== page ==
Freedom of the Press
Press Freedom Score (0 = best, 100 = worst)
Legal Environment(0 = best, 30 = worst)
Political Environment(0 = best, 40 = worst)
Economic Environment(0 = best, 30 = worst)
Although the United Kingdom (UK) maintained a largely open press environment in 2014, the use of counterterrorism and surveillance legislation by the authorities had a negative effect on media freedom.
The legal framework provides for freedom of the press, and the government generally respects this right in practice. While antiquated legal provisions that criminalized both blasphemy and blasphemous libel were abolished in 2008, several laws that weaken press freedom remain in place. In the aftermath of the 2005 terrorist bombings on London’s mass transit system, the government passed the 2006 Terrorism Act, certain provisions of the which criminalize speech that is considered to encourage terrorism, even in the absence of a direct, proven link to a specific terrorist act. David Anderson, the Independent Reviewer of Terrorism Legislation, warned in his 2014 review that bringing “journalism and blogging within the ambit of ‘terrorism’ (even if only when they are practised irresponsibly) encourages the ‘chilling effect.’” The 2006 Racial and Religious Hatred Act criminalized incitement of religious hatred or violence, and using threatening words or behavior or displaying or broadcasting any threatening material is considered an offense if the intended purpose is inciting religious hatred. While there have not been relevant cases against media organizations under this legislation, the UK’s interpretation of hate speech tends to be restrictive.
The media can be required to turn over reporting materials to the police under the 1984 Police and Criminal Evidence Act. In a scandal that broke in October 2014, police admitted they had used the Regulation of Investigatory Powers Act (RIPA) to obtain journalists’ phone records, thereby bypassing legislation that protects journalistic sources.
In July 2014, Parliament passed the Data Retention and Investigatory Powers (DRIP) Act in an emergency procedure to substitute for existing legislation. The European Court of Justice (ECJ) had struck down the basis for the previous, 2009 law in April. Like its predecessor, DRIP compels telecommunications companies to store communications data for up to 12 months. The far-reaching regulation also authorizes the interception of communications outside the UK, enabling the authorities to, for example, tap webmail servers based outside the country.
A privacy injunction can be sought to prohibit the publication of private or confidential information. The number of injunctions has declined in the past few years, and there were no new applications for an injunction during the first half of 2014. On rare occasions in the past, the courts have imposed so-called superinjunctions that forbid the media from reporting on the existence of the injunction itself.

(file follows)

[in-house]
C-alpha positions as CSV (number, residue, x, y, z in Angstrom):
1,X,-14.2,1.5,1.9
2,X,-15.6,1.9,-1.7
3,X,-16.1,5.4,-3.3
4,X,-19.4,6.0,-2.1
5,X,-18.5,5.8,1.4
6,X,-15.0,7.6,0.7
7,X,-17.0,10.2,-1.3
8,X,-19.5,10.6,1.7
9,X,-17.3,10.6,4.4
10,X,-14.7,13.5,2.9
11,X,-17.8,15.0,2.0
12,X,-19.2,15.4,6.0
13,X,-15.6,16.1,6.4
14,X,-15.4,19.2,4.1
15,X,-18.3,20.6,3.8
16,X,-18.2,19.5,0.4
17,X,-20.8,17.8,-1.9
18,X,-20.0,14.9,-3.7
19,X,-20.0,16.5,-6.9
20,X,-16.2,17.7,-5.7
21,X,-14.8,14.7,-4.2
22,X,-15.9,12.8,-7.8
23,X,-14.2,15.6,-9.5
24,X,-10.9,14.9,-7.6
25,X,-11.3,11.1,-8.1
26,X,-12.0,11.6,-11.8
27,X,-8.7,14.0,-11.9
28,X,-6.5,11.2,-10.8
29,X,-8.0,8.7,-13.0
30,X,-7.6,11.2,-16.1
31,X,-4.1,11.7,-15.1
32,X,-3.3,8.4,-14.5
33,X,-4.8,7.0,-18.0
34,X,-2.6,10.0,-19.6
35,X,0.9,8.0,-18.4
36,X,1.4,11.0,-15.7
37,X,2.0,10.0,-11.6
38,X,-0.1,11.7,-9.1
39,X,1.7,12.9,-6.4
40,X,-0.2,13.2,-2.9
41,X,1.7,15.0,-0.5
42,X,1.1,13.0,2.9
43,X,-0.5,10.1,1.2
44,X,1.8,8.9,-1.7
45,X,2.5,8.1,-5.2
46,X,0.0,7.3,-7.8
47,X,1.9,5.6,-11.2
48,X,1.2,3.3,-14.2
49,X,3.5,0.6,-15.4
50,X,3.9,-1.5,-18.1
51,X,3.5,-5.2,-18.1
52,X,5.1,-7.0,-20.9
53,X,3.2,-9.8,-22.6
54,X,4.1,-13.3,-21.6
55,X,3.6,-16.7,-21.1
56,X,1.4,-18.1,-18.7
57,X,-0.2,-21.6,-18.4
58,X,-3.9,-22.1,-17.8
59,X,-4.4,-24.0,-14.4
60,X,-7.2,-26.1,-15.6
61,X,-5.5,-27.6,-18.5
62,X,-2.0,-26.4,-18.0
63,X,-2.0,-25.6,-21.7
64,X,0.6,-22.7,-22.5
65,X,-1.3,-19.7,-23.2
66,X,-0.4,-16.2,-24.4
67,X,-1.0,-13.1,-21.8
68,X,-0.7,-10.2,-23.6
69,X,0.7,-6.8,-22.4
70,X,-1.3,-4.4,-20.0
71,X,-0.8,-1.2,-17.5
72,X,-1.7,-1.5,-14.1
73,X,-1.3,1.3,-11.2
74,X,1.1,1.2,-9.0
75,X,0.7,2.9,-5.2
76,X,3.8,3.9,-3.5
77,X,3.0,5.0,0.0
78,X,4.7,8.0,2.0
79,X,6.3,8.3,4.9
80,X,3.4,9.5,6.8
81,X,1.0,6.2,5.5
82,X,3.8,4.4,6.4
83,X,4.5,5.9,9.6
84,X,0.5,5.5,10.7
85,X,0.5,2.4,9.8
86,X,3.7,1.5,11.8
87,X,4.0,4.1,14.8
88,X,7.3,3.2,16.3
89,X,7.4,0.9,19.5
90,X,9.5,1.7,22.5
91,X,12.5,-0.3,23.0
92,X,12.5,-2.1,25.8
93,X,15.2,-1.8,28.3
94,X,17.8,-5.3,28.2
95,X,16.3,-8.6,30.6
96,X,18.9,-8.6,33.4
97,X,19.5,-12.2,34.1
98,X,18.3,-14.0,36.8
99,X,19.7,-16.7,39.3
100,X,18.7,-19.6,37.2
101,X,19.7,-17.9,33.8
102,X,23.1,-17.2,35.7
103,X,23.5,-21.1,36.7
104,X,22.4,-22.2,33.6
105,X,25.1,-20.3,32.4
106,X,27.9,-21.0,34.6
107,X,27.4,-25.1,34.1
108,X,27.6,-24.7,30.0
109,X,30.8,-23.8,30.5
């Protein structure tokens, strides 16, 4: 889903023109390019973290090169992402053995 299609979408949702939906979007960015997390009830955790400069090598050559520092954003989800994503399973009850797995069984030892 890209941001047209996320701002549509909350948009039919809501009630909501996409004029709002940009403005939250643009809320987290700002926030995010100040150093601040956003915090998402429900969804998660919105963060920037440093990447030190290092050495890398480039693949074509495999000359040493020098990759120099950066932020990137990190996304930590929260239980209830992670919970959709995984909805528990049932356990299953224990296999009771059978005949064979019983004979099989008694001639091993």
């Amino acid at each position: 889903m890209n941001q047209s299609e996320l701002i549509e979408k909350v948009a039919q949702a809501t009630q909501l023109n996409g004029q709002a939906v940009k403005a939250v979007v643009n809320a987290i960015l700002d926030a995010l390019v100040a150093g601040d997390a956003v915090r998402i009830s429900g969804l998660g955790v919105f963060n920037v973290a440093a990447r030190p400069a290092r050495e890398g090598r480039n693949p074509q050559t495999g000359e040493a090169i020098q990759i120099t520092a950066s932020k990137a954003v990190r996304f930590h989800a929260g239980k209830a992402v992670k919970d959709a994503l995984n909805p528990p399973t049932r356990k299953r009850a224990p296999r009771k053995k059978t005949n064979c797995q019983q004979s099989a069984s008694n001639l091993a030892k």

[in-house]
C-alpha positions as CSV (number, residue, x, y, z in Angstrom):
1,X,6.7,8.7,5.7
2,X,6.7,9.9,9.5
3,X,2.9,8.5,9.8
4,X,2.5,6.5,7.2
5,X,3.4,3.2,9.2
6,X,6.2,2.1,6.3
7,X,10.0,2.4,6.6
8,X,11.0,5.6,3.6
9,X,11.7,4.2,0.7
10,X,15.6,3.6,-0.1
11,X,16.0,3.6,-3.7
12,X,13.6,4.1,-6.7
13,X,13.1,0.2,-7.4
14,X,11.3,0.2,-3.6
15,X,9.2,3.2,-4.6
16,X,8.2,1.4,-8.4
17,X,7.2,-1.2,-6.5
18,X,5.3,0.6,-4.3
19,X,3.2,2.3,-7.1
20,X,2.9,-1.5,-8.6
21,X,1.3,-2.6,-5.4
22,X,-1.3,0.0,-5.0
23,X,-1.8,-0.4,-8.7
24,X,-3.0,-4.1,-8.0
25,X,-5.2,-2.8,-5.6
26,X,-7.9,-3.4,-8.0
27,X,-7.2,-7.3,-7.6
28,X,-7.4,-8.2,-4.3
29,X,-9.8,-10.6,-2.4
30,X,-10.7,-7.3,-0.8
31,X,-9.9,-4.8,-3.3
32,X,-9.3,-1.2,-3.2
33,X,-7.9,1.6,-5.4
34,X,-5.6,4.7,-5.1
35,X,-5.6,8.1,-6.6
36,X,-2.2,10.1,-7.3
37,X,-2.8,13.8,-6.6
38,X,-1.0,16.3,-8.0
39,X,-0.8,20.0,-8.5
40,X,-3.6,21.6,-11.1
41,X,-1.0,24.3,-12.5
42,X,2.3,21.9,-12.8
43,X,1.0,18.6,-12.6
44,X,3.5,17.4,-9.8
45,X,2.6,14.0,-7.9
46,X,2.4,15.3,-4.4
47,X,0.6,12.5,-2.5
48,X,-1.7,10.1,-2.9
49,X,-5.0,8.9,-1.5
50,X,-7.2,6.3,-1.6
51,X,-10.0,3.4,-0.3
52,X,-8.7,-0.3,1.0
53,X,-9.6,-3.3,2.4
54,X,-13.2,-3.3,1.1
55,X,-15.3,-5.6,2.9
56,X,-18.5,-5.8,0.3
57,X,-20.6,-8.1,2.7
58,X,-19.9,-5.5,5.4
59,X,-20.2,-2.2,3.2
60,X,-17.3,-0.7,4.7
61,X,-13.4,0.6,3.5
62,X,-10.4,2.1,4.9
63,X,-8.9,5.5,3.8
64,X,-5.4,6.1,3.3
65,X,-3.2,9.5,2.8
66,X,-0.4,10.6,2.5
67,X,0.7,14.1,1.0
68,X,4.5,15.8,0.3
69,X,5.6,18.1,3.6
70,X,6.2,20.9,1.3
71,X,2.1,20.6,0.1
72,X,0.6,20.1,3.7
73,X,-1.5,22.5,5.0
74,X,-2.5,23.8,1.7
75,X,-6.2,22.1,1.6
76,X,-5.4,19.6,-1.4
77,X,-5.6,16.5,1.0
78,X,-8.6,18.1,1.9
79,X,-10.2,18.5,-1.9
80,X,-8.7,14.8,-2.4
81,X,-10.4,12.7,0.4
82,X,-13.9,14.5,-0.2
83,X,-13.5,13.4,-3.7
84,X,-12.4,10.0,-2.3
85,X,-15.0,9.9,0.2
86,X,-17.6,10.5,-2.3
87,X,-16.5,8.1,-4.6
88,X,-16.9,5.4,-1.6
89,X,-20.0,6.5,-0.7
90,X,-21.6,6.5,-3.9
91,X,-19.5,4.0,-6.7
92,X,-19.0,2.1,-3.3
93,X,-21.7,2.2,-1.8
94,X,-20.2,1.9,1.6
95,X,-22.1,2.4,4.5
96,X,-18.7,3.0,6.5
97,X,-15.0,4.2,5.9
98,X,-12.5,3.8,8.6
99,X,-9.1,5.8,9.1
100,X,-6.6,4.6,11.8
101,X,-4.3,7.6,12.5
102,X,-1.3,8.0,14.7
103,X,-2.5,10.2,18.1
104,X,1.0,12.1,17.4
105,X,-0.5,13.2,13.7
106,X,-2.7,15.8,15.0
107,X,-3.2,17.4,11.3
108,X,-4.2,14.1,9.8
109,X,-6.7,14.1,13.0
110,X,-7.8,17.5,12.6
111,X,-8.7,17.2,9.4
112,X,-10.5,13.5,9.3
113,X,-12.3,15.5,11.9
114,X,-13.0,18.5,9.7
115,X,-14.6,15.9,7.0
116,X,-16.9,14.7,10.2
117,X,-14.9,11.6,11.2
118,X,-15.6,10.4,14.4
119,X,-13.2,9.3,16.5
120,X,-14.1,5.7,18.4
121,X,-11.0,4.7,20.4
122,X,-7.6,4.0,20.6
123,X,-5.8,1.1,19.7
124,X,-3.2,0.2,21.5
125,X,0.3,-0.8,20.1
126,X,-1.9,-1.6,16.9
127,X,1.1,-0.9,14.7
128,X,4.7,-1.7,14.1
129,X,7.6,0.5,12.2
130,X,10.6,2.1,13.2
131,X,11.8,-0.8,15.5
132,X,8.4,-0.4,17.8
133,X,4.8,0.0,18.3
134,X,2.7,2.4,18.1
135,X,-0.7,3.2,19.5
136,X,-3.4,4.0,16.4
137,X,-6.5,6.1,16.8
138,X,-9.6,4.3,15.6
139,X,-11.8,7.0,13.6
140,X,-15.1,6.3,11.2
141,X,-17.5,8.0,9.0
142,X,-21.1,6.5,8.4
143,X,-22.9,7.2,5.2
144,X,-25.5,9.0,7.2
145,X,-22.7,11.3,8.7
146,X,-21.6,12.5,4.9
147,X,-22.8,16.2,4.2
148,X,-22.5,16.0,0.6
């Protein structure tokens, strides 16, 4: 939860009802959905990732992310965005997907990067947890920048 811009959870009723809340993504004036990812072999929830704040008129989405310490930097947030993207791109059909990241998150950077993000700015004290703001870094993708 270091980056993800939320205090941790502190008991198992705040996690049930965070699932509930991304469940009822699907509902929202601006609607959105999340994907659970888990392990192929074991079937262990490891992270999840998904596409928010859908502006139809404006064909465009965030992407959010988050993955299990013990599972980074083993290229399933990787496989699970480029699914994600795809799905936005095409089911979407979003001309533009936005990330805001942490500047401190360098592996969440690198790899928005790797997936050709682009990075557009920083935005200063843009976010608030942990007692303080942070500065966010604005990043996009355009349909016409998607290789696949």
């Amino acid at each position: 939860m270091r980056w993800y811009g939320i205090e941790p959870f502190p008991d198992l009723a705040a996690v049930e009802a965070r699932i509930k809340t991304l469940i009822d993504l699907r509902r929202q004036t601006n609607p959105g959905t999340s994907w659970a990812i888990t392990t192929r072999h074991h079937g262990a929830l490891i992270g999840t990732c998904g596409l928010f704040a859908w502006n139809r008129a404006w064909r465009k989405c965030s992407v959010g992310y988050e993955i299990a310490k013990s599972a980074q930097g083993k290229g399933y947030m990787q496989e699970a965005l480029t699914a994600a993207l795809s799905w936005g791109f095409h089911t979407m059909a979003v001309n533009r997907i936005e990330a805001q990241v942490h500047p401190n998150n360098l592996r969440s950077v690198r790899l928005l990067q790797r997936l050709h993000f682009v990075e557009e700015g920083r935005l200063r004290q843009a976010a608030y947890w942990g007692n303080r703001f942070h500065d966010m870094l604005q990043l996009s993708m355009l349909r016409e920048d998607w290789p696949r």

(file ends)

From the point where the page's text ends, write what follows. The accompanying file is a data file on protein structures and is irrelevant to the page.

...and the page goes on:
In a positive step, libel laws in England and Wales that heavily favored the plaintiff and led to the emergence of the infamous phenomenon of “libel tourism” were significantly overhauled in 2013. The Defamation Act redefined the threshold for defamation to include only “serious” harm, shifting the balance between reputation and free speech in favor of the latter. The act protects website operators, internet service providers (ISPs), and other intermediaries from being sued based on user-generated content, such as comments; it also makes it more difficult for foreigners to bring libel cases in the UK unless they prove it is “clearly the most appropriate” place for the suit. In addition, the act codified a public interest defense, replacing the so-called Reynolds defense under common law with a more streamlined procedure under which a statement is protected if its content is in the public interest and the person expressing it reasonably believed its publication to be in the public interest. Despite these changes, the number of libel suits increased in 2014 over the previous year, and the number of suits over social media posts increased disproportionately, with more than four times as many complaints as in the same period a year earlier.
In a small victory, legislators removed the offense of insult from the 1986 Public Order Act in 2013. Insult is still an offense on the internet, however. The 2003 Communications Act prohibits any message from being sent through a public electronic communications network that is “grossly offensive or of an indecent, obscene, or menacing character.” After several controversial cases of internet users being prosecuted for posting comments online, the Crown Prosecution Service set up new guidelines for social media in 2013. The guidelines set a high threshold for prosecuting social media communications and advised prosecutors not to pursue a case if the poster “expresses genuine remorse.” In September 2014, the courts sentenced a man to 18 months in prison for sending threatening messages to a member of Parliament on Twitter.
The 2000 Freedom of Information Act, which came into force in 2005, contains a number of broad exceptions. “Absolute” exemptions act as unconditional barriers to the disclosure of information. With “qualified” exemptions, a determination is made as to whether the public interest is better served by withholding or disclosing the information, and a ruling is made on whether to reveal which information has been withheld. Although the law includes 23 such exemptions, civil society groups have praised the Information Commissioner’s Office, which addresses freedom of information complaints. More than 400,000 requests were made between 2005 and 2014. In March 2014, an appeals court ruled that the letters of Prince Charles—written to British politicians and government officials and referred to as the “black spider memos”—could be handed over to the Guardian. The newspaper first requested them in 2005, and former attorney general Dominic Grieve vetoed their publication in 2012, arguing it could undermine the perception of the prince as a politically neutral actor.